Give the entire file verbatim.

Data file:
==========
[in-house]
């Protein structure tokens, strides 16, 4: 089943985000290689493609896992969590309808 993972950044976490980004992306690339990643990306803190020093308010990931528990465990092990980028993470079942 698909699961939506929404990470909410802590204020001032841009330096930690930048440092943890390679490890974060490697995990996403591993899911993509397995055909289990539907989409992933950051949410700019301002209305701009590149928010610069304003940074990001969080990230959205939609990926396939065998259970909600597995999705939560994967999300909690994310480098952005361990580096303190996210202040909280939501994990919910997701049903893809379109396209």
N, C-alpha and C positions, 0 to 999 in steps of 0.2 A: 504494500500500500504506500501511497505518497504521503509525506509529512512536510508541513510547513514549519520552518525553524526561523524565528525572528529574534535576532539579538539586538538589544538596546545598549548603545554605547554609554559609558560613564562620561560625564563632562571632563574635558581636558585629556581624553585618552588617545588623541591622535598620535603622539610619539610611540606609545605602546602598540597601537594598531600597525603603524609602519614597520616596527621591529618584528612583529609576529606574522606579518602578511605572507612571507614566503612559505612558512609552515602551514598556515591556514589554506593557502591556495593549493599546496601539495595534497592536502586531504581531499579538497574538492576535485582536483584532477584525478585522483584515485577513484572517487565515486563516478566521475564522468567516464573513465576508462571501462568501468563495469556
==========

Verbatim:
[in-house]
């Protein structure tokens, strides 16, 4: 089943985000290689493609896992969590309808 993972950044976490980004992306690339990643990306803190020093308010990931528990465990092990980028993470079942 698909699961939506929404990470909410802590204020001032841009330096930690930048440092943890390679490890974060490697995990996403591993899911993509397995055909289990539907989409992933950051949410700019301002209305701009590149928010610069304003940074990001969080990230959205939609990926396939065998259970909600597995999705939560994967999300909690994310480098952005361990580096303190996210202040909280939501994990919910997701049903893809379109396209």
N, C-alpha and C positions, 0 to 999 in steps of 0.2 A: 504494500500500500504506500501511497505518497504521503509525506509529512512536510508541513510547513514549519520552518525553524526561523524565528525572528529574534535576532539579538539586538538589544538596546545598549548603545554605547554609554559609558560613564562620561560625564563632562571632563574635558581636558585629556581624553585618552588617545588623541591622535598620535603622539610619539610611540606609545605602546602598540597601537594598531600597525603603524609602519614597520616596527621591529618584528612583529609576529606574522606579518602578511605572507612571507614566503612559505612558512609552515602551514598556515591556514589554506593557502591556495593549493599546496601539495595534497592536502586531504581531499579538497574538492576535485582536483584532477584525478585522483584515485577513484572517487565515486563516478566521475564522468567516464573513465576508462571501462568501468563495469556